OK, so you get the drift….in big commercial companies remote and mobile working is really taking off (primarily as a cost-cutting means). It’s also slowly seeping through to the public sector (for example Local Authorities).
So what does this have to do with the office blueprint? Well, remote working needs are starting to have a serious effect on how offices are designed. My post a while back on house of the future fell a little flat, but Office of the future is big business.
So what will the office of the future look like?
Cisco has recently been redesigning some of its office buildings “with the remote worker in mind” and Intel had a go at doing this last year. Some of the key elements are:
Hot desks, drop in desks, desk sharing, team areas, call them what you will. These are desks that people can plug in and work at. In the past hot desks have not had a good reputation (issues over ownership, space etc). Things have got better and as people are more familiar with mobile working and desks are often used more as a touch-down space hot desks are back in favour. Some organisations have randomly allocated these while others have desks grouped in teams. It’s also likely some offices will bring in smart scheduling software to ensure maximum desk occupancy.
At the Improving Services and Reducing Costs Through Flexible Working day I attended Emel Morris, Head of Communications at Hertfordshire County Council talked about team spaces. They found that some mobile workers (for example social workers) were not keen on hot desking but when these desks were allocated to a team (say 5 desks for 10 mobile workers) they were much more popular. Workers liked the fact that they could work next to their colleagues when in the office.
At Intel they “created a bank of first-come, first-serve offices for people who spend most of their time working from home, complete with storage lockers.”
Some ideas on how to manage hot desks are available from the Flexibility site.
The recent BBC article on smarter work places suggests that “walls could become screens showing diaries, documents or video conferences.” Electronic wallpaper could potentially show any useful data. There is definitely a move to making offices a more interesting environment so that when people do visit them they stimulate creativity. It’s what has been happening in the library world for some time (see JISC’s library of the future work).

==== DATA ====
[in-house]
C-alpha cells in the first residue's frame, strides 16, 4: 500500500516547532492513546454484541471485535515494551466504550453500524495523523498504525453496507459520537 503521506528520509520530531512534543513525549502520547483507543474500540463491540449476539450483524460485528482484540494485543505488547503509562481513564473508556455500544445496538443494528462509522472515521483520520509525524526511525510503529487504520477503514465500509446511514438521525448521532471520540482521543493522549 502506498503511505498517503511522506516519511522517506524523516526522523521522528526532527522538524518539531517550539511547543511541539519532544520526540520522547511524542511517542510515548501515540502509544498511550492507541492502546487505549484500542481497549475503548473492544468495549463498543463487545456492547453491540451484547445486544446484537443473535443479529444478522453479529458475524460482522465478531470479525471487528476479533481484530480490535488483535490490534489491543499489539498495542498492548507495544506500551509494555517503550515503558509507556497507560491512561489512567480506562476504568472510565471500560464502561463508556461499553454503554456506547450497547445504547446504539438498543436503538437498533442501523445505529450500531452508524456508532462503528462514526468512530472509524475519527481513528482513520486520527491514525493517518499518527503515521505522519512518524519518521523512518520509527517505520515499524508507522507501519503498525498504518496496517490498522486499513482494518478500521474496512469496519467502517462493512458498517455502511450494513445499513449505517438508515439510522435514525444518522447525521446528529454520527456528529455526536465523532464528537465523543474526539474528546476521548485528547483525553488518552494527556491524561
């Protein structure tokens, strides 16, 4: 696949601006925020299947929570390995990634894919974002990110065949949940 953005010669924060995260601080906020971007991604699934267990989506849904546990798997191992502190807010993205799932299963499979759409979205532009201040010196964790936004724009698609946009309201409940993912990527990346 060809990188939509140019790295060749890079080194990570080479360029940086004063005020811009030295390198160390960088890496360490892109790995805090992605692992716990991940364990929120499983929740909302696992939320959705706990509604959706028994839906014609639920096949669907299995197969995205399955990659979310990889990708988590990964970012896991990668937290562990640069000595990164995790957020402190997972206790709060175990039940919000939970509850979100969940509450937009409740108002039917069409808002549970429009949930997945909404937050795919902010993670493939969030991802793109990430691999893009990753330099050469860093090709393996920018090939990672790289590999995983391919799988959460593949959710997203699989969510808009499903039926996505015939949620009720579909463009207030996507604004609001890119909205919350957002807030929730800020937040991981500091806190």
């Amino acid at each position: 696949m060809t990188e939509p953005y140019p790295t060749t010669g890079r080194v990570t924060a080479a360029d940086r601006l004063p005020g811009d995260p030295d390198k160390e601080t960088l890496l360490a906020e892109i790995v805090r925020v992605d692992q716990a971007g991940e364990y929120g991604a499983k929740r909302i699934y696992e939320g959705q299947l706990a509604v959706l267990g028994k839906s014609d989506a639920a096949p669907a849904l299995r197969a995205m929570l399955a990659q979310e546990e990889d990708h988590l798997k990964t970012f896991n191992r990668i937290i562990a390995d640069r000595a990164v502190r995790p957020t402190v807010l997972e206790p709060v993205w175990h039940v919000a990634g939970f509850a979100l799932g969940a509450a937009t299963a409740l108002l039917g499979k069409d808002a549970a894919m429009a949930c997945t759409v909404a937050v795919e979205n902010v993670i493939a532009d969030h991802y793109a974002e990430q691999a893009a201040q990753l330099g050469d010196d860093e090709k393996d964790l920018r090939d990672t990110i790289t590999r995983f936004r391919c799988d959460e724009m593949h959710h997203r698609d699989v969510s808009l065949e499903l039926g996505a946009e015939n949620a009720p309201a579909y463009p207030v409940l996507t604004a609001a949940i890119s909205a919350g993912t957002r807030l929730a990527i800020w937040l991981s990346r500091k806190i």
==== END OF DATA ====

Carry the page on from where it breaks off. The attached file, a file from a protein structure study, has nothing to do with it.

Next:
On a recent trip to the Colchester campus of University of Essex I was lucky enough to have a tour of one of their iLab buildings. This is “an inspirational facility designed for group work, which transports users from their everyday environment into an extraordinary space encouraging creative thinking and problem solving.” It was great and hopefully offices will be encouraged to have similar spaces in the future.
“The whole idea is to have this sensory, seamless smart environment,” said Dr Puybaraud. “You will turn up and this environment is ready to support you and the way you work.“
Instant offices or Remote Offices
Mobile working requires our office to be everywhere and anywhere. Remote offices may become more popular, café commuting definitely will and instant offices (business centres that allocate some space to hot desks) will also be increasingly used.
Video conferencing might also turn a corner. If it becomes more natural and realistic most offices will have a dedicated room. The vision is:
“Videoconferencing is crystal clear, allowing easy eye contact and reading of every participant’s body language and facial expressions. Sales managers love videoconferencing: They can give live demonstrations for potential customers located anywhere. It’s popular in homes as well, not only as a communication device, but also as an entertainment medium.“
So to conclude although the paperless office didn’t quite happen our work spaces are definitely changing.